The Unz Review - Mobile
A Collection of Interesting, Important, and Controversial Perspectives Largely Excluded from the American Mainstream Media
 BlogviewEamonn Fingleton Archive
Why British Prime Minister Cameron Is Stiffing Obama to Woo Beijing
🔊 Listen RSS
Email This Page to Someone

 Remember My Information


Bookmark Toggle AllToCAdd to LibraryRemove from Library • BShow CommentNext New CommentNext New ReplyRead More
ReplyAgree/Disagree/Etc. More... This Commenter This Thread Hide Thread Display All Comments
These buttons register your public Agreement, Disagreement, Troll, or LOL with the selected comment. They are ONLY available to recent, frequent commenters who have saved their Name+Email using the 'Remember My Information' checkbox, and may also ONLY be used once per hour.
Ignore Commenter Follow Commenter
Search Text Case Sensitive  Exact Words  Include Comments
List of Bookmarks

The Financial Times this morning carries an important exclusive on British Prime Minister David Cameron’s defiance of a White House effort to counter Chinese financial power. The White House had been trying to organize a G7 boycott of the new Asian Infrastructure Investment Bank, which is seen in Washington as a Chinese-inspired rival to the American-led World Bank. In an astonishing departure from normal British diplomacy, Cameron has broken ranks to back the Chinese initiative. The Obama White House has retaliated by publicly criticizing the Cameron government for its “constant accommodation” of China. The Obama slap-down is well timed because Cameron is facing an exceptionally tough general election in less than two months.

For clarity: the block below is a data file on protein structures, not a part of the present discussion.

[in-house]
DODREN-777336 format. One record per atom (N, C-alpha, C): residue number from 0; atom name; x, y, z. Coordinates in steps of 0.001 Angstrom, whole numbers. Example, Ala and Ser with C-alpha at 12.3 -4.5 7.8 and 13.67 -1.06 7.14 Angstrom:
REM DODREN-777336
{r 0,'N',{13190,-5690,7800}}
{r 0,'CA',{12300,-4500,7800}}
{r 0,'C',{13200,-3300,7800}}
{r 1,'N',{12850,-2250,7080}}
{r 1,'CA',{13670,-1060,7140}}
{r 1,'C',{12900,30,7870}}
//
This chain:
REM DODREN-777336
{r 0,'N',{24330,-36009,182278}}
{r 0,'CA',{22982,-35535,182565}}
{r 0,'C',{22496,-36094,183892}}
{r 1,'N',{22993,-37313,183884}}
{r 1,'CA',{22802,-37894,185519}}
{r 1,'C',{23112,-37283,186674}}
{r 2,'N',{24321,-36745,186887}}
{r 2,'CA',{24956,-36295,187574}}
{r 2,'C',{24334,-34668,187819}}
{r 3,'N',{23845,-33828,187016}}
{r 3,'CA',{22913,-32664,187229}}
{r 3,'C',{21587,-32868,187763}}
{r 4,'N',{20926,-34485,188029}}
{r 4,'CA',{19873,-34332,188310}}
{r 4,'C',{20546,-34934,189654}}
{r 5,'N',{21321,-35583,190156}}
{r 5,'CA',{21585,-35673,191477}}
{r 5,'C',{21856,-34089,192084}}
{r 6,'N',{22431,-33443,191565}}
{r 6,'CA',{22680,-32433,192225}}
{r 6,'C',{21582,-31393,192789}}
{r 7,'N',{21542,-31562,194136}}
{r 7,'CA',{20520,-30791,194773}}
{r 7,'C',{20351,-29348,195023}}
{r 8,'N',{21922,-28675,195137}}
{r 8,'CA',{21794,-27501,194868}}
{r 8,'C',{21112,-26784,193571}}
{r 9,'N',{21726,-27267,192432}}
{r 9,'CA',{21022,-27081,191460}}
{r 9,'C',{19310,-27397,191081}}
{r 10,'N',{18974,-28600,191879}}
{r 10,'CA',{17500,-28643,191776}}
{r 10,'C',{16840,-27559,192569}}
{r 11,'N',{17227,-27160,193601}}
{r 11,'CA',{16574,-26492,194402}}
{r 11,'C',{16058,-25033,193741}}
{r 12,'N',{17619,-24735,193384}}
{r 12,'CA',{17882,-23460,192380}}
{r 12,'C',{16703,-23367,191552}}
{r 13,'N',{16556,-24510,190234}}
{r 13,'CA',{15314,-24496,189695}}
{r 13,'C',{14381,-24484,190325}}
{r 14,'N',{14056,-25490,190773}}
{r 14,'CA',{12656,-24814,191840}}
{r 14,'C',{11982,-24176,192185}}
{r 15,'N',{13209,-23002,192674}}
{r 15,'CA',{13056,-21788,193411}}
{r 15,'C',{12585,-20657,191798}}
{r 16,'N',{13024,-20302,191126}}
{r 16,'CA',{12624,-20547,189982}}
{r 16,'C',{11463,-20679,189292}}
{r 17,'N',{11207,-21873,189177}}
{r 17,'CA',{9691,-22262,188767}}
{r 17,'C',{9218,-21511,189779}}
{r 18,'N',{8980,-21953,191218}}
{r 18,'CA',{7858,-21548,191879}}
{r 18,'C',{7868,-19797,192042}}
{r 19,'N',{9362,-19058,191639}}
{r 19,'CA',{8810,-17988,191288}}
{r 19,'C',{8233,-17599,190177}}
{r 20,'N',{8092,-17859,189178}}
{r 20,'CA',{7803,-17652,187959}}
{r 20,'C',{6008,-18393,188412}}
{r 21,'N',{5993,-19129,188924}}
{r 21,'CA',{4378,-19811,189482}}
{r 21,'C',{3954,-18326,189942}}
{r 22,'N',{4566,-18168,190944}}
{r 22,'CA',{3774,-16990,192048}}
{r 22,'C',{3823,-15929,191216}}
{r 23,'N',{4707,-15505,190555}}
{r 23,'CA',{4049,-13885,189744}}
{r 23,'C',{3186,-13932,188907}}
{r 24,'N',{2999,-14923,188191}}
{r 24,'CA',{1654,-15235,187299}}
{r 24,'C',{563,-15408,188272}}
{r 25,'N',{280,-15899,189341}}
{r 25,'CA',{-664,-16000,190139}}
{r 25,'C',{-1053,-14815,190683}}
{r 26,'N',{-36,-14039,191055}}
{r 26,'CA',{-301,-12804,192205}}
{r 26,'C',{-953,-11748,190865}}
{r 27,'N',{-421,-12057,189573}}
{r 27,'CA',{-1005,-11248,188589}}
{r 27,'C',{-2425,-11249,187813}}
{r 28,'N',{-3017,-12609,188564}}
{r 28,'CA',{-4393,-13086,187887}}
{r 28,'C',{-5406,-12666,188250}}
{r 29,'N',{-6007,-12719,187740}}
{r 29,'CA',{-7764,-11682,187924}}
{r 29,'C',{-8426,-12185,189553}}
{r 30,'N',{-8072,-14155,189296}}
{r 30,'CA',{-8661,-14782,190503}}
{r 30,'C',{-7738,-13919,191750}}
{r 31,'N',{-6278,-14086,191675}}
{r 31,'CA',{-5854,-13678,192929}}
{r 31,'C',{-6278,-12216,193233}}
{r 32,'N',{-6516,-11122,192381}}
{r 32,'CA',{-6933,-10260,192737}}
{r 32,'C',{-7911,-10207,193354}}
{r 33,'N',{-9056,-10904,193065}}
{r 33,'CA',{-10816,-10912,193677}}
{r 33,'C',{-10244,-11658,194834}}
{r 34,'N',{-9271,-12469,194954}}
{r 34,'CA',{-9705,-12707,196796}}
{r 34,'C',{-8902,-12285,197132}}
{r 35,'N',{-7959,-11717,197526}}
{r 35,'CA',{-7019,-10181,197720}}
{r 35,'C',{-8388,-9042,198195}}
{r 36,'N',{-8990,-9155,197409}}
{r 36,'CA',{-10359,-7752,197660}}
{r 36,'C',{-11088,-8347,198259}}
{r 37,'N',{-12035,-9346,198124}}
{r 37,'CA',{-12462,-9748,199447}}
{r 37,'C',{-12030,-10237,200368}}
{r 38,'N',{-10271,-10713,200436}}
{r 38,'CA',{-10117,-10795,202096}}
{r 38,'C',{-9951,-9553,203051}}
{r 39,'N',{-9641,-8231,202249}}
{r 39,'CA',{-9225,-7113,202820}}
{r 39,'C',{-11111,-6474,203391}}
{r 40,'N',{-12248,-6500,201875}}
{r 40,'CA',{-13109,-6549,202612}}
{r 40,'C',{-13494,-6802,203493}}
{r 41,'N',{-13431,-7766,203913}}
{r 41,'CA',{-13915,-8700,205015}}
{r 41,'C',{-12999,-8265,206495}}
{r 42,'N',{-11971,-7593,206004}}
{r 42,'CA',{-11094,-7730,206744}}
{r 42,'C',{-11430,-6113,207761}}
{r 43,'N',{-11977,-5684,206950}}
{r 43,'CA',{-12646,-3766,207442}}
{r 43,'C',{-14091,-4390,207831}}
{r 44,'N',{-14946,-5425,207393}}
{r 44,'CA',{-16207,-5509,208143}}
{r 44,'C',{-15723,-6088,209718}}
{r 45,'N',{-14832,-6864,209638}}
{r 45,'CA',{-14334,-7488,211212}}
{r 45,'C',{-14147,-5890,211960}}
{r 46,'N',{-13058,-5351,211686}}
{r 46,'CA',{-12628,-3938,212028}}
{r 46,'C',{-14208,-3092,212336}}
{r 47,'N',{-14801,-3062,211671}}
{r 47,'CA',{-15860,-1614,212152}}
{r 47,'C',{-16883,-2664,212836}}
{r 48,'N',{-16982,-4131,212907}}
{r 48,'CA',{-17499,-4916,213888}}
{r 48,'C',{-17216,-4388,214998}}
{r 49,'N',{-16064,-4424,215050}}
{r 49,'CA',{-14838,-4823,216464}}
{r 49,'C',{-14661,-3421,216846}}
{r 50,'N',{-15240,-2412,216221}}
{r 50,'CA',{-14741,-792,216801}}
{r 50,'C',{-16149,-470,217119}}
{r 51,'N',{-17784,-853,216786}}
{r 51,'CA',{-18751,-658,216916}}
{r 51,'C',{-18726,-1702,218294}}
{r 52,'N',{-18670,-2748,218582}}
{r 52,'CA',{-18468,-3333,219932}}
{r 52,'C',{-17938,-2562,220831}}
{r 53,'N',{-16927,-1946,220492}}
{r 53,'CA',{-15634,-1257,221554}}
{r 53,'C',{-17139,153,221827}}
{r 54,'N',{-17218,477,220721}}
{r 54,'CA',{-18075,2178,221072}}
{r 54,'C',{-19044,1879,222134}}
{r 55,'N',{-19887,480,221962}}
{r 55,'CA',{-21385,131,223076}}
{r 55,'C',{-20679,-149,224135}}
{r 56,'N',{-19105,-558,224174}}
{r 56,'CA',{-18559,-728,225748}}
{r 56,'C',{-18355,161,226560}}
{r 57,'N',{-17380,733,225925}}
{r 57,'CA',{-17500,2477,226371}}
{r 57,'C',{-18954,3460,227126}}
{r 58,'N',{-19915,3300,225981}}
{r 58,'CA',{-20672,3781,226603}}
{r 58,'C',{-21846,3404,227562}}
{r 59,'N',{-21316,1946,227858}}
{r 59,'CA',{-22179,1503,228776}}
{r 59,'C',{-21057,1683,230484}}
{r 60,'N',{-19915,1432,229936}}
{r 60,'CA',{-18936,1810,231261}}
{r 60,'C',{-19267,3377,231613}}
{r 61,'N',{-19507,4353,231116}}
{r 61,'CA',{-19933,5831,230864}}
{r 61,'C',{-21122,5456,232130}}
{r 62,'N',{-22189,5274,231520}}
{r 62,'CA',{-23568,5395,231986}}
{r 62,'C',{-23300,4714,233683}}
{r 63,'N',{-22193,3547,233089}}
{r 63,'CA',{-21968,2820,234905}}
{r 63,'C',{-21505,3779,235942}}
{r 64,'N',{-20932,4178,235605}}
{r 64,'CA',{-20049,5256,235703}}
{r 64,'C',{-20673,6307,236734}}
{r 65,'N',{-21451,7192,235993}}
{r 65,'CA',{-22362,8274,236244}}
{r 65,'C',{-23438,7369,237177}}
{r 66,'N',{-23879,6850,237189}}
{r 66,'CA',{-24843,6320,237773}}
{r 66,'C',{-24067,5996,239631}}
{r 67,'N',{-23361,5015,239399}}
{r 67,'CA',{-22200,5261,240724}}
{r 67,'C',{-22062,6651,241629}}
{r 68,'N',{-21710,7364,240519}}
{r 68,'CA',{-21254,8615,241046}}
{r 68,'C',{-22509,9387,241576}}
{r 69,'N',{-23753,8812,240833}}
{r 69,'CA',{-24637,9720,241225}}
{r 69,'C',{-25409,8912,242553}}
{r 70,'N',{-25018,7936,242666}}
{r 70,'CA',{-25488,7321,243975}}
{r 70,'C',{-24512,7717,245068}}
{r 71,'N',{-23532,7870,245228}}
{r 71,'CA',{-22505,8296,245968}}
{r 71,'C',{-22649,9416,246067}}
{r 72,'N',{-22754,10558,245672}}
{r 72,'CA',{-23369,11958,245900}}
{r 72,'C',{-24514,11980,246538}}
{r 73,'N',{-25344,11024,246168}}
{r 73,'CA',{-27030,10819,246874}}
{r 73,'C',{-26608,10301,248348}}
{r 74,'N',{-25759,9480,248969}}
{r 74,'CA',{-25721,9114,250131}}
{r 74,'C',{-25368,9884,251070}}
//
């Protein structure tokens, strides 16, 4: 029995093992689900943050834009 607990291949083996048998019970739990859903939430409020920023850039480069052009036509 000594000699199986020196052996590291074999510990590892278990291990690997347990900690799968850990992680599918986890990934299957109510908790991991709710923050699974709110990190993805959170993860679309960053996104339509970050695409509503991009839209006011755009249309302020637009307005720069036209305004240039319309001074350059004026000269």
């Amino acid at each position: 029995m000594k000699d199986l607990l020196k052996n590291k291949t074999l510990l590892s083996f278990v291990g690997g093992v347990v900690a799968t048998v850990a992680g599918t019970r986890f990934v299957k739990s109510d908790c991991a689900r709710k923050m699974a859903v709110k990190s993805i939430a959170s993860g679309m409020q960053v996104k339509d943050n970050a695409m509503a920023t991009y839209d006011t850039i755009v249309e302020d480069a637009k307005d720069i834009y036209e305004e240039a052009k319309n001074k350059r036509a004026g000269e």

So why did Cameron do it? Part of it may be personal. Rumors have circulated for years about his uneasy relations with Obama. But there is surely more to it than that. The fact is that the United Kingdom is second only to the United States as a net debtor nation. Although the United Kingdom’s participation in the new bank has been presented as just another instance of the export of British “financial expertise,” a little noticed underlying fact is that the United Kingdom is close to national bankruptcy. How so? Because it has been running ever larger current account deficits. These recently were running at an astounding 6 percent of GDP, which means they have doubled since 2010 when Cameron took office.

It is a fair bet that without constant infusions of Chinese cash (mainly via purchases of British Treasury bonds), the British pound would be toast – certainly British finances are in far worse shape than they were even in the mid-1970s when, in a humiliating corrective for the British establishment, the International Monetary Fund was sent in to London to sort things out. Meanwhile, unlike the United States, the United Kingdom lacks the fallback position that it can borrow abroad in its own currency. A major difference compared to previous times is that the United Kingdom cannot go to the United States with a begging bowl because U.S. external finances are almost as bad as the U.K.’s.

For more on the United Kingdom’s trade click here and here.

(Republished from Forbes by permission of author or representative)
• Category: Economics • Tags: Britain, China 
Current Commenter

Leave a Reply - Comments on articles more than two weeks old will be judged much more strictly on quality and tone

 Remember My InformationWhy?
 Email Replies to my Comment
Submitted comments become the property of The Unz Review and may be republished elsewhere at the sole discretion of the latter
Subscribe to This Comment Thread via RSS Subscribe to All Eamonn Fingleton Comments via RSS
Are elite university admissions based on meritocracy and diversity as claimed?
The evidence is clear — but often ignored
What Was John McCain's True Wartime Record in Vietnam?
Hundreds of POWs may have been left to die in Vietnam, abandoned by their government—and our media.